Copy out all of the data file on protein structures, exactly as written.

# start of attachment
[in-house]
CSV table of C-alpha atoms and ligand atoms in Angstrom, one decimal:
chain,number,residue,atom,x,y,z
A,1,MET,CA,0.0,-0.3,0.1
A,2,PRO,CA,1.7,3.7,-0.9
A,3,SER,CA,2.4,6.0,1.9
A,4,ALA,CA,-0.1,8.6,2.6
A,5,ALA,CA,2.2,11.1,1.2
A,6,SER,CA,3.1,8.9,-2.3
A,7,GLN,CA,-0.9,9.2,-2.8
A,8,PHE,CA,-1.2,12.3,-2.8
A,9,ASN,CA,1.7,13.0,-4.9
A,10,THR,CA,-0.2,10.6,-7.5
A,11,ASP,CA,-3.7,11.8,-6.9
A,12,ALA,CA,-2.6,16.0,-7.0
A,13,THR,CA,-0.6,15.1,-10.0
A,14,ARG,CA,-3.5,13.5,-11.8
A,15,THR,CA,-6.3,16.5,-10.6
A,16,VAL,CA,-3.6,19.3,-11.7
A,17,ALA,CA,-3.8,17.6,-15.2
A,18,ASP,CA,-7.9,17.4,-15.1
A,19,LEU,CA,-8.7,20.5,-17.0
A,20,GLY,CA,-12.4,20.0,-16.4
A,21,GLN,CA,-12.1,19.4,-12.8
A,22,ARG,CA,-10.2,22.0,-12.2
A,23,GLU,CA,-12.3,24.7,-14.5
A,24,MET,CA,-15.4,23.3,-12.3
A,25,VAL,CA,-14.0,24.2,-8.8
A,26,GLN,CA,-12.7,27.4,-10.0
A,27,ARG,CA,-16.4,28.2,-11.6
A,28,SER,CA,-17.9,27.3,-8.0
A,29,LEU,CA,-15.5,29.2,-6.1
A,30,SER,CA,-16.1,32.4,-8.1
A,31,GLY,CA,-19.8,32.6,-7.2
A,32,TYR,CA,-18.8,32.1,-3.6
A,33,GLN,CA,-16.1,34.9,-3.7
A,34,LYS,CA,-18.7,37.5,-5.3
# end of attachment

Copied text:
[in-house]
CSV table of C-alpha atoms and ligand atoms in Angstrom, one decimal:
chain,number,residue,atom,x,y,z
A,1,MET,CA,0.0,-0.3,0.1
A,2,PRO,CA,1.7,3.7,-0.9
A,3,SER,CA,2.4,6.0,1.9
A,4,ALA,CA,-0.1,8.6,2.6
A,5,ALA,CA,2.2,11.1,1.2
A,6,SER,CA,3.1,8.9,-2.3
A,7,GLN,CA,-0.9,9.2,-2.8
A,8,PHE,CA,-1.2,12.3,-2.8
A,9,ASN,CA,1.7,13.0,-4.9
A,10,THR,CA,-0.2,10.6,-7.5
A,11,ASP,CA,-3.7,11.8,-6.9
A,12,ALA,CA,-2.6,16.0,-7.0
A,13,THR,CA,-0.6,15.1,-10.0
A,14,ARG,CA,-3.5,13.5,-11.8
A,15,THR,CA,-6.3,16.5,-10.6
A,16,VAL,CA,-3.6,19.3,-11.7
A,17,ALA,CA,-3.8,17.6,-15.2
A,18,ASP,CA,-7.9,17.4,-15.1
A,19,LEU,CA,-8.7,20.5,-17.0
A,20,GLY,CA,-12.4,20.0,-16.4
A,21,GLN,CA,-12.1,19.4,-12.8
A,22,ARG,CA,-10.2,22.0,-12.2
A,23,GLU,CA,-12.3,24.7,-14.5
A,24,MET,CA,-15.4,23.3,-12.3
A,25,VAL,CA,-14.0,24.2,-8.8
A,26,GLN,CA,-12.7,27.4,-10.0
A,27,ARG,CA,-16.4,28.2,-11.6
A,28,SER,CA,-17.9,27.3,-8.0
A,29,LEU,CA,-15.5,29.2,-6.1
A,30,SER,CA,-16.1,32.4,-8.1
A,31,GLY,CA,-19.8,32.6,-7.2
A,32,TYR,CA,-18.8,32.1,-3.6
A,33,GLN,CA,-16.1,34.9,-3.7
A,34,LYS,CA,-18.7,37.5,-5.3